• @SungjinKim good point. I have amended this into the question. Commented Jan 21 at 14:21

Since convergence (or divergence) and summation of series of absolutely convergent series is invariant under rearrangements, I only consider the case where the series $$a$$ and $$b$$ are positive and non increasing in this posting.

Some general facts:

Consider the space $$(\mathbb{N},2^{\mathbb{N}},\mu)$$ where $$\mu$$ is the counting measure. Let $$\mathcal{c}_0$$ denote the space of bounded sequences $$a$$ such that $$\lim_{n\rightarrow\infty}a(n)=0$$. Notice that the space of absolute convergent series is $$L_1(\mu)$$ with norm $$\|f\|_1=\int_\mathbb{N}|f(n)|\mu(dn)=\sum^\infty_{n=1}|f(n)|$$ For any sequence $$f$$, define $$d_f(\alpha)=\mu(|f|>\alpha),\qquad \alpha\geq0$$ Notice that $$d_f$$ is a right-continuous, monotone non increasing and that $$\lim_{\alpha\rightarrow\infty}d_f(\alpha)=0$$ if $$d_f(s)<\infty$$ for some $$s\geq0$$.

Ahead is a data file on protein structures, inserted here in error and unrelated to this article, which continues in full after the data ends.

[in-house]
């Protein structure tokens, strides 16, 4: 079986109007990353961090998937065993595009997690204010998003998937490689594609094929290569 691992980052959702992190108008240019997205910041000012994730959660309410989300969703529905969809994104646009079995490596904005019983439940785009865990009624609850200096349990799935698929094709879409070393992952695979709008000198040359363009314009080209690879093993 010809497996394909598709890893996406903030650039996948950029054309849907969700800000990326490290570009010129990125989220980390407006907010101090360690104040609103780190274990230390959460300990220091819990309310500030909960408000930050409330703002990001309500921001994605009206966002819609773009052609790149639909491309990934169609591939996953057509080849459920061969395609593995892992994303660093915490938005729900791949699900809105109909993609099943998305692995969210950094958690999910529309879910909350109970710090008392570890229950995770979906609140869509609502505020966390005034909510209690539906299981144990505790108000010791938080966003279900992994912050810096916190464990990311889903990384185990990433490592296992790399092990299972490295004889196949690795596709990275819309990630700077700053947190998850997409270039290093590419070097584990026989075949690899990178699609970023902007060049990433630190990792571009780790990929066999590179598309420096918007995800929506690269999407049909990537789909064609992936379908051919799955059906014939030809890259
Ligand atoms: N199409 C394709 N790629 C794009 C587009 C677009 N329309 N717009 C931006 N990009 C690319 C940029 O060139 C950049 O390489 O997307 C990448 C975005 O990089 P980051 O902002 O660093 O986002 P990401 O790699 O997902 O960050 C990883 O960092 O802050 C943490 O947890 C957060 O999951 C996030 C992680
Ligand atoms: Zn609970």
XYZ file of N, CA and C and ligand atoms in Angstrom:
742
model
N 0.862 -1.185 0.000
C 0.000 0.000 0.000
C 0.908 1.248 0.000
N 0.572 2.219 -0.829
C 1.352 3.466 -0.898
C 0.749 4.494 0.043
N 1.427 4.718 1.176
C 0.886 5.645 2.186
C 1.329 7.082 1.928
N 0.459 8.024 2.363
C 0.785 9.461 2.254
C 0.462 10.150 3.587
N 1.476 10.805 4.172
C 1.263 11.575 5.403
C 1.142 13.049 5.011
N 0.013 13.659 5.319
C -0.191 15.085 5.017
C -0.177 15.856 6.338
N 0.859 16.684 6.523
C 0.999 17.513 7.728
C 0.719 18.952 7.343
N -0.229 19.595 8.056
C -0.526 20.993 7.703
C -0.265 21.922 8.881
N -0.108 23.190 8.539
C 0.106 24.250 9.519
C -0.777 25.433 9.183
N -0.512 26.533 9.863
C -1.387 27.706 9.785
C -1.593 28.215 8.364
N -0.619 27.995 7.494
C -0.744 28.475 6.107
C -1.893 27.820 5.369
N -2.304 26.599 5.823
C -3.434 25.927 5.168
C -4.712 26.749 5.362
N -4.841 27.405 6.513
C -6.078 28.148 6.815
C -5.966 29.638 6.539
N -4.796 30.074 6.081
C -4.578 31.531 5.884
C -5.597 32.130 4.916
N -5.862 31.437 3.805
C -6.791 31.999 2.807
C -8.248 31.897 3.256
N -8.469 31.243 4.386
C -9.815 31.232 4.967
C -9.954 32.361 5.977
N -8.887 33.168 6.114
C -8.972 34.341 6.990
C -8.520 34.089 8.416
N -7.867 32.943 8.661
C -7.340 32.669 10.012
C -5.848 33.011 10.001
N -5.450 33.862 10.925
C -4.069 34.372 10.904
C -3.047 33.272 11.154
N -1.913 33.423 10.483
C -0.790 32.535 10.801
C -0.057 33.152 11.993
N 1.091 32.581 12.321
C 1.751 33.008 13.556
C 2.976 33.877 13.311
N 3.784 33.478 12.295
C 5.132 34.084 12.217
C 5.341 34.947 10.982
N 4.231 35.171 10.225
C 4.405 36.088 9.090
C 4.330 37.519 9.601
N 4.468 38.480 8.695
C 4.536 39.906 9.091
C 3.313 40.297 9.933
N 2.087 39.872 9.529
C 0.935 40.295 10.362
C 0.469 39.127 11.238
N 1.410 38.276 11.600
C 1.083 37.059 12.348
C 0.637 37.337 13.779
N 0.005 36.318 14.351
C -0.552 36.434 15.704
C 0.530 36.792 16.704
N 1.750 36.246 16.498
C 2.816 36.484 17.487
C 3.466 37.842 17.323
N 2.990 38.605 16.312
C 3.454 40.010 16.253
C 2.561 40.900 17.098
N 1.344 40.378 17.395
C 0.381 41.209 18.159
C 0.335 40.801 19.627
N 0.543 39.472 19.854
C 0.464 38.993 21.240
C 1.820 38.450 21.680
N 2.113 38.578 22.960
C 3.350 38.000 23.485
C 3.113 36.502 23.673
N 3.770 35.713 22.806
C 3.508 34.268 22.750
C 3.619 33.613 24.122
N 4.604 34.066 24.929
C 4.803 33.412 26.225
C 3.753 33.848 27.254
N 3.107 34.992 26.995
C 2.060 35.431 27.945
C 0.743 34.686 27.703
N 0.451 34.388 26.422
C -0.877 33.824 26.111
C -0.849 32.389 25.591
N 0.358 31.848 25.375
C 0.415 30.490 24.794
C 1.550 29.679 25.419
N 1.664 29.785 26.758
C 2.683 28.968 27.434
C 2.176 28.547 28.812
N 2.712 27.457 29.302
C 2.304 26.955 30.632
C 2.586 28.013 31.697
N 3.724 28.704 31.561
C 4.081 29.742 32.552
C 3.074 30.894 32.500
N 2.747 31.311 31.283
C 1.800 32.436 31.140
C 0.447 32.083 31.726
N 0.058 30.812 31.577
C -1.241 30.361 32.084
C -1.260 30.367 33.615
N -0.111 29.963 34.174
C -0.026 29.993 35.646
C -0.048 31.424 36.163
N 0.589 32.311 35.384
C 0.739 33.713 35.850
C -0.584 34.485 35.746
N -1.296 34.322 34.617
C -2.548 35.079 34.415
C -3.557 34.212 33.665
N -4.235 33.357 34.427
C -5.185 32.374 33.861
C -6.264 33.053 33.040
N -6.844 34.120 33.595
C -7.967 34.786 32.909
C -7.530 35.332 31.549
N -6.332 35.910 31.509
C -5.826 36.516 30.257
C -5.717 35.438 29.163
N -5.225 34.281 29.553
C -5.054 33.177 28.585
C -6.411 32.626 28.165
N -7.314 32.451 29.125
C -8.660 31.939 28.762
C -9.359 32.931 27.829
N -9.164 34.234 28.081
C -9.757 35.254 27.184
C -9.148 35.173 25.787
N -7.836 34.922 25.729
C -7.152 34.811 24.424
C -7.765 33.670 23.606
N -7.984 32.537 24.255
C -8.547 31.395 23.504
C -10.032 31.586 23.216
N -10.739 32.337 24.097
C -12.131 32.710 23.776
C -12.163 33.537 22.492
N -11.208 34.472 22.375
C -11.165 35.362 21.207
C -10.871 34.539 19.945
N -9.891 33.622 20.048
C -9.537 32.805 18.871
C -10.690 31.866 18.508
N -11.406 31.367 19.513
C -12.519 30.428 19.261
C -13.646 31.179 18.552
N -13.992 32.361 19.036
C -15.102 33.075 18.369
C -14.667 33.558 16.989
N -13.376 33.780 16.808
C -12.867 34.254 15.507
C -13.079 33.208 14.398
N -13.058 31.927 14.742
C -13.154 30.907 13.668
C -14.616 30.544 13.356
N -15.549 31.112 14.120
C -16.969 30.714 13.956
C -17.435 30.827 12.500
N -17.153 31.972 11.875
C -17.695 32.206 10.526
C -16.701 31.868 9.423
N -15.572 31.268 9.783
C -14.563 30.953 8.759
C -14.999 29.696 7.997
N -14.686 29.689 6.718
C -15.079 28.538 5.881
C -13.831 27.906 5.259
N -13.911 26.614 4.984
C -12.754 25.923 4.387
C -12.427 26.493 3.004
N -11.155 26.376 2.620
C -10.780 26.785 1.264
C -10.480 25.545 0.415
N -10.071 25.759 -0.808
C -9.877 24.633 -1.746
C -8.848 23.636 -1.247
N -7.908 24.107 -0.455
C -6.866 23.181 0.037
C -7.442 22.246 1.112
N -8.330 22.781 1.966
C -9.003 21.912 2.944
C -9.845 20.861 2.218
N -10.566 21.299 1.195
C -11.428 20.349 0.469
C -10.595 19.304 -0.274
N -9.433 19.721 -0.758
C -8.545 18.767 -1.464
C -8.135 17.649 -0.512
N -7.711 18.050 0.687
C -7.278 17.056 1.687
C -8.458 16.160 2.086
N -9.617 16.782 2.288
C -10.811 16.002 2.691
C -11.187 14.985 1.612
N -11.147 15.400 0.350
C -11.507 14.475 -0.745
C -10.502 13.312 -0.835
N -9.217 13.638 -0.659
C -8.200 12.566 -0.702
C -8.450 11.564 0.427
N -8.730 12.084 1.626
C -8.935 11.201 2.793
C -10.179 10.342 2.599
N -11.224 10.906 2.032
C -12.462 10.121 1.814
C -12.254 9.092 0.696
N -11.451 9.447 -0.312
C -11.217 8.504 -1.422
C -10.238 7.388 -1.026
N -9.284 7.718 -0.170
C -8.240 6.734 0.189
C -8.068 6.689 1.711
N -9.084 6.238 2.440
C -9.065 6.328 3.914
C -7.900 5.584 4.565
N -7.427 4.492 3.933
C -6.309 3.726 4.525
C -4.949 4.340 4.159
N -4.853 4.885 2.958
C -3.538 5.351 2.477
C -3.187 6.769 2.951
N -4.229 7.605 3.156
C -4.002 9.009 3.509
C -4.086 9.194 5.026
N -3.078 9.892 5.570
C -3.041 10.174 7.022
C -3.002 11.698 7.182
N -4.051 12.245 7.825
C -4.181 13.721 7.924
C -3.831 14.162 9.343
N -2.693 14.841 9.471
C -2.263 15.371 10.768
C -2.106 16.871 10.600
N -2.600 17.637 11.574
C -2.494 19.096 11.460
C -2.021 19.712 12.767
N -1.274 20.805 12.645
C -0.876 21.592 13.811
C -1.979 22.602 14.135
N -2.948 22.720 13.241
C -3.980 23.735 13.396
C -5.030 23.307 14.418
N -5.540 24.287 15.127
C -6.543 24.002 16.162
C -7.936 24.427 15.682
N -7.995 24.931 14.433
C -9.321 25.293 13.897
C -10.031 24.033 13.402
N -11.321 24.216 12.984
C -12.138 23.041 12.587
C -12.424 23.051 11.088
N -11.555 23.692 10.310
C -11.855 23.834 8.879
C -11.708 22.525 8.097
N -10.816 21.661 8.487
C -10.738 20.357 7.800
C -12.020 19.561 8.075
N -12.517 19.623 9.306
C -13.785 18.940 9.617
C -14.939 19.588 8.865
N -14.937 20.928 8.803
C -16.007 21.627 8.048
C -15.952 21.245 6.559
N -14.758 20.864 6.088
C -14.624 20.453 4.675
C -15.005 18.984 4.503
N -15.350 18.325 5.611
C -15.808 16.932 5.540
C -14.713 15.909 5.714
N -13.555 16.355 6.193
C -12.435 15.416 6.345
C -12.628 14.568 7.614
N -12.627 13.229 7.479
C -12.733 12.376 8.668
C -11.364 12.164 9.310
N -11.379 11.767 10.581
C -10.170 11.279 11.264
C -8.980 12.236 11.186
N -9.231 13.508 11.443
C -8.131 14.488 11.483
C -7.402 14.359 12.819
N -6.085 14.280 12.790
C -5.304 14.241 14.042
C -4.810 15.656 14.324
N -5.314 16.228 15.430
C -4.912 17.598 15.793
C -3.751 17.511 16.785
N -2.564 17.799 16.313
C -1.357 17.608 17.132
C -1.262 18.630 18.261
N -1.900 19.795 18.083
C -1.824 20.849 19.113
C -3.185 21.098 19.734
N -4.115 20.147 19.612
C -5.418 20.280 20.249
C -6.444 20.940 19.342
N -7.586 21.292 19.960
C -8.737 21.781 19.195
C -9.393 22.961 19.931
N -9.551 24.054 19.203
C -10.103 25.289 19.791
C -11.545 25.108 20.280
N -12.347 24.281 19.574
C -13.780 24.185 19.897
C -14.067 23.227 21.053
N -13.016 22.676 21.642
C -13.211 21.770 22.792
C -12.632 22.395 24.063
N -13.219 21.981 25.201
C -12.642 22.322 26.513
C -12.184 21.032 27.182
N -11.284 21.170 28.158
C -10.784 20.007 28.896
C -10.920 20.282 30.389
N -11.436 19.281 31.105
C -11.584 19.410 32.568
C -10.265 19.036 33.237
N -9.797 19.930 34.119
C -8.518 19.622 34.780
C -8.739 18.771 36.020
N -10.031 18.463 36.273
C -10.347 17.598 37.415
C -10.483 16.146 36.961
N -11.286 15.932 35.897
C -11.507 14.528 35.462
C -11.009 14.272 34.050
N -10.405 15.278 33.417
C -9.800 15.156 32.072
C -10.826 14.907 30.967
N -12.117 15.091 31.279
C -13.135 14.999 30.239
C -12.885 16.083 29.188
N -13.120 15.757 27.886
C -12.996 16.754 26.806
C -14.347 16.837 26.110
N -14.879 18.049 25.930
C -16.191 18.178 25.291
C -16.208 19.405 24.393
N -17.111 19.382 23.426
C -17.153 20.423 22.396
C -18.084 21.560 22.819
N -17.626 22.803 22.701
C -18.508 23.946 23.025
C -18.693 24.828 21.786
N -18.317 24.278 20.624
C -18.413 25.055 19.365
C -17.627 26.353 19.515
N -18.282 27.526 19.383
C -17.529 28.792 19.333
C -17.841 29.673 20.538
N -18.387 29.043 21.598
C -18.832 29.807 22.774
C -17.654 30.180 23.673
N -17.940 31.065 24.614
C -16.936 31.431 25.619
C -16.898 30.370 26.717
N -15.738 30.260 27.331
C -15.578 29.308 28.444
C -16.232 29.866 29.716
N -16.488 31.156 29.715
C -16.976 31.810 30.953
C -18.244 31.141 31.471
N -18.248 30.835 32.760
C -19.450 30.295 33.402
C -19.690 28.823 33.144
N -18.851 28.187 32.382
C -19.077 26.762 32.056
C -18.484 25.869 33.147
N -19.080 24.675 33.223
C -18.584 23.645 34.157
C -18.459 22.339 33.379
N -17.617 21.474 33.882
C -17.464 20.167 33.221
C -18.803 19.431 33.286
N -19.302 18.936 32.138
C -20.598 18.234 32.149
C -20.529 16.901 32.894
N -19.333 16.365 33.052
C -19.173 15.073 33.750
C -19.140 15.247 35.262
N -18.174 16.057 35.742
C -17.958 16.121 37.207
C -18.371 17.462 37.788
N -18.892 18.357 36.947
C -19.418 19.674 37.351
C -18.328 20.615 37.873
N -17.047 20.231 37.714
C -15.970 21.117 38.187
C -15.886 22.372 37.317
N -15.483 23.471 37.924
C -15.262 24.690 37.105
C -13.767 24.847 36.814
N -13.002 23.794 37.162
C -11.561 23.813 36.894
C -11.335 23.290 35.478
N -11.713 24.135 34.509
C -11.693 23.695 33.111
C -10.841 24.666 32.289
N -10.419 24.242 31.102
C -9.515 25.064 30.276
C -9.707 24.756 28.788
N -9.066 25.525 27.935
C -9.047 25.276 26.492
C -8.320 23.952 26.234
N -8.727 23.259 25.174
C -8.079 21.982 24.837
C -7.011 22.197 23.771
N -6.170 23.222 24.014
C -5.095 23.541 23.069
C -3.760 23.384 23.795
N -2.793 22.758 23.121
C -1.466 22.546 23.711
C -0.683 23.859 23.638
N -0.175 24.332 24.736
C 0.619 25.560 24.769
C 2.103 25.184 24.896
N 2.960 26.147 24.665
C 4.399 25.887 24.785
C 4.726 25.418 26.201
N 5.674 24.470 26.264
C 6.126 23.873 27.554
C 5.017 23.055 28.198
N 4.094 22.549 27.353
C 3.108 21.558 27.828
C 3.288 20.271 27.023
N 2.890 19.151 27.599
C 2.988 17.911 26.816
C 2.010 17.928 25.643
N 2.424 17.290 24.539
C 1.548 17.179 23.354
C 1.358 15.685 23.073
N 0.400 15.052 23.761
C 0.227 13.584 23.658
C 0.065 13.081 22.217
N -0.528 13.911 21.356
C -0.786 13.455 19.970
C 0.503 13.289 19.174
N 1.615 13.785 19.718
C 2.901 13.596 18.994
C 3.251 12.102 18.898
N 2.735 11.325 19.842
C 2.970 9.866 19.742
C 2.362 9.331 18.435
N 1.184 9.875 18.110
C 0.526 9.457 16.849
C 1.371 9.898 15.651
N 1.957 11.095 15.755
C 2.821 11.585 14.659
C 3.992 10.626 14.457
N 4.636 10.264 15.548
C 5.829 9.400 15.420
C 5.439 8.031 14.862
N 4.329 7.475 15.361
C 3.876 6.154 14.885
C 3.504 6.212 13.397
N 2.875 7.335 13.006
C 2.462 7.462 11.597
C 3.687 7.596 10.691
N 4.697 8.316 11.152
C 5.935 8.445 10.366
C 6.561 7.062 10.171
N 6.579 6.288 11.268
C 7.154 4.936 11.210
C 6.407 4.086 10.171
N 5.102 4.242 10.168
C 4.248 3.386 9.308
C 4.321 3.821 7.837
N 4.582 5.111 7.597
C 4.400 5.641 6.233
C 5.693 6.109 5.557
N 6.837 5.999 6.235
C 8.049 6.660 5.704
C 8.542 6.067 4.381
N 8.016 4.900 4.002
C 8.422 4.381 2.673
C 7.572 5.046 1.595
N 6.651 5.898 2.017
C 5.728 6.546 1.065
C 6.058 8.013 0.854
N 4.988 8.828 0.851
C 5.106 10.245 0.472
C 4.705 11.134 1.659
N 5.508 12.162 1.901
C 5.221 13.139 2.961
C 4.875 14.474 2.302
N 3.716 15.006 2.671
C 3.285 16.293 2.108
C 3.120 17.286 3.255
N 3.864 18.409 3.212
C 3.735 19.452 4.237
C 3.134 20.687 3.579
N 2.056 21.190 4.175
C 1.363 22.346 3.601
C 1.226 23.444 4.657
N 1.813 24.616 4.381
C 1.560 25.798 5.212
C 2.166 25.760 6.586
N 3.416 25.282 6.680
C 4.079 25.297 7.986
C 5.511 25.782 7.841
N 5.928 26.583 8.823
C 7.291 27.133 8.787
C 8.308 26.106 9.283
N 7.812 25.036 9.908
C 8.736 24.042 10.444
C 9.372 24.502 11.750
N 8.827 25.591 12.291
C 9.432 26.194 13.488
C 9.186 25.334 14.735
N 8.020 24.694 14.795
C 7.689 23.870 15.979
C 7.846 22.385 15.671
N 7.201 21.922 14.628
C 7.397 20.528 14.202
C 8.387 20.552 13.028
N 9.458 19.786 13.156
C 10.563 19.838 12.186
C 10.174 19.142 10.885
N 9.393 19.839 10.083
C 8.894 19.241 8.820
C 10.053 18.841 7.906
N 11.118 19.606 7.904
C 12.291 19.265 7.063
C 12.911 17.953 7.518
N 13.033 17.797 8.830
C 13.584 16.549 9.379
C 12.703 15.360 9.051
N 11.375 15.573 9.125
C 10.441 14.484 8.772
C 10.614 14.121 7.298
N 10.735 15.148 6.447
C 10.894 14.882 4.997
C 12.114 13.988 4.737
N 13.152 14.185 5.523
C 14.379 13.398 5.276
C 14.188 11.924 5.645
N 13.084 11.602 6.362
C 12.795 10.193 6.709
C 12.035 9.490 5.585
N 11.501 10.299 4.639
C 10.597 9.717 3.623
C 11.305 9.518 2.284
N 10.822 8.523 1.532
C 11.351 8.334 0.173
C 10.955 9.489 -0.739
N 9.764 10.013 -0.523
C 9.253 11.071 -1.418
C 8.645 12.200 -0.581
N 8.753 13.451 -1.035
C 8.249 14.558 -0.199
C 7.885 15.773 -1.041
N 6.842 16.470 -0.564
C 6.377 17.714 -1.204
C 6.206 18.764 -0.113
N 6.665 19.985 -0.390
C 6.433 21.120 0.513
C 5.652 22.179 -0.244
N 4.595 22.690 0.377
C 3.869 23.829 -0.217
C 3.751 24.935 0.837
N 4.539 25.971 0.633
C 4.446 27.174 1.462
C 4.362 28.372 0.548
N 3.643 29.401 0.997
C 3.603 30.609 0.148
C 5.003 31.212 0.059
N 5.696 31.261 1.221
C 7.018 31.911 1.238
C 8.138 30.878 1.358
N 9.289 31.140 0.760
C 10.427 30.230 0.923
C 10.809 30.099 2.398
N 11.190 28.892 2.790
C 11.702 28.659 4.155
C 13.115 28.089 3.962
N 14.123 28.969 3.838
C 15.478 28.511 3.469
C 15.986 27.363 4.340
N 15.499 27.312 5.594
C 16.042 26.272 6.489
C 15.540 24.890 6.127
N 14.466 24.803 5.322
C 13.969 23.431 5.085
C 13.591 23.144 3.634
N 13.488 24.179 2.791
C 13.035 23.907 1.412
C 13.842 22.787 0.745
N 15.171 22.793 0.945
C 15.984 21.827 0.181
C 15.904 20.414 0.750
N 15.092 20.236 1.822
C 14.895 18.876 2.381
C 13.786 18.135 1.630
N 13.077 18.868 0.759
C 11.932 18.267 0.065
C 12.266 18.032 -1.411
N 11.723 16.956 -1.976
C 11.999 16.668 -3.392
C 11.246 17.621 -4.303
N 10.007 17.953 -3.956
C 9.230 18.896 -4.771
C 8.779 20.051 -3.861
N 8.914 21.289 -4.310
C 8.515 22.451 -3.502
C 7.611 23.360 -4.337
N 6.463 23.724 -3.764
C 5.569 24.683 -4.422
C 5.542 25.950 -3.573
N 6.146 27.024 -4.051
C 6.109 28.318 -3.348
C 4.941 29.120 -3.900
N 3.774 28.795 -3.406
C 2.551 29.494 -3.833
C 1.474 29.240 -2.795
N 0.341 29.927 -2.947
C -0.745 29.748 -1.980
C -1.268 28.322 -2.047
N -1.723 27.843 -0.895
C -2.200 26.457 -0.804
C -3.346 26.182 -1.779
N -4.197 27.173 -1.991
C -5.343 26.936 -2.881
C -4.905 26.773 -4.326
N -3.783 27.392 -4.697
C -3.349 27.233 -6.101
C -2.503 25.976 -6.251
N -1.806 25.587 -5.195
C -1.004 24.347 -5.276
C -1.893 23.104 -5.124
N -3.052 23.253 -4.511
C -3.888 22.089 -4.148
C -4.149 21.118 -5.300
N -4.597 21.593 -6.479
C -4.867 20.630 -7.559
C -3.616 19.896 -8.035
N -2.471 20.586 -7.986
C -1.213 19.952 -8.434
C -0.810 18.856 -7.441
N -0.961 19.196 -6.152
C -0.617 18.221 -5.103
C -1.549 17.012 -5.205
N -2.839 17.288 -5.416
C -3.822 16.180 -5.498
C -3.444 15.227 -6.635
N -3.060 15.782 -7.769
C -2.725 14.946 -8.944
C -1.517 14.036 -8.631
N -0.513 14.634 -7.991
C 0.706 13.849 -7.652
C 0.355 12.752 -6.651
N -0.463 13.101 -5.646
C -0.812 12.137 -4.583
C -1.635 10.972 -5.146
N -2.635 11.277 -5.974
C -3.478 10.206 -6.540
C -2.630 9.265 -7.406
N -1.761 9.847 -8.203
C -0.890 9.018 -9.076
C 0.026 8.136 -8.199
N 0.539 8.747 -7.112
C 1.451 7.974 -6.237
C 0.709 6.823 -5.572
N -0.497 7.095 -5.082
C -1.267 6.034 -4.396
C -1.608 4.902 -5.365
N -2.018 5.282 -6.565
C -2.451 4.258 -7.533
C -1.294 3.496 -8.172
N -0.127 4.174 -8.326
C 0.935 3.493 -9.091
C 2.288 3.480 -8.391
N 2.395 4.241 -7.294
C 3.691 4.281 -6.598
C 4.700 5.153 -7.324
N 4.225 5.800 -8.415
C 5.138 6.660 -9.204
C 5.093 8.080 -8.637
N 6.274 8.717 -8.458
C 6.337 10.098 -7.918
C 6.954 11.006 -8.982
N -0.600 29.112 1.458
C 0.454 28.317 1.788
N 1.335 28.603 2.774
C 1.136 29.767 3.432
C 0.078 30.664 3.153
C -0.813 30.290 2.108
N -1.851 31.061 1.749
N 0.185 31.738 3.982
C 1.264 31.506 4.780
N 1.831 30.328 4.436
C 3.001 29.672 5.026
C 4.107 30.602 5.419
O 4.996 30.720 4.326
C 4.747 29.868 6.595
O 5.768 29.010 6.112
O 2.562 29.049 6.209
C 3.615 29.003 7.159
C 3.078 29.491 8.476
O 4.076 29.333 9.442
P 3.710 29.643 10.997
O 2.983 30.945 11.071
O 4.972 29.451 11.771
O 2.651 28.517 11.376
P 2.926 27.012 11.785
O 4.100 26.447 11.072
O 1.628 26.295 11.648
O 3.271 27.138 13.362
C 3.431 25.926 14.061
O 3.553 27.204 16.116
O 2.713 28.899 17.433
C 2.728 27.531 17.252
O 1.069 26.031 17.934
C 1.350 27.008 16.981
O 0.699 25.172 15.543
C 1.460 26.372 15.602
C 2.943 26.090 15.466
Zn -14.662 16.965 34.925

If $$f\in\mathcal{c}_0$$ is positive ($$f(n)>0$$ for all $$n\in\mathbb{N})$$ and non increasing, then \begin{align} n_f(\alpha):=\min\{n\in\mathbb{N}: f(n)<\alpha\}= d_f(\alpha-)+1, \quad 0\leq \alpha<\|f\|_\infty \tag{0}\label{zero} \end{align}

It is known that for $$f\in L_1(\mu)$$,

1. $$\|f\|_1=\int^\infty_0d_f(t)\,dt$$,
2. and $$\lim_{\alpha\rightarrow0+}\alpha d_f(\alpha)=\lim_{\alpha\rightarrow\infty}\alpha d_f(\alpha)=0$$ for $$\alpha\mu(|f|>\alpha)\leq\int_{|f|>\alpha}|f|\leq\|f\|_1,$$ the fact that $$\|f\|_1=\int^\infty_0 d_f(\alpha)\,dt$$, and $$\alpha\mu(\alpha)\leq\int^\alpha_{\alpha/2} \mu(|f|>t)\,dt$$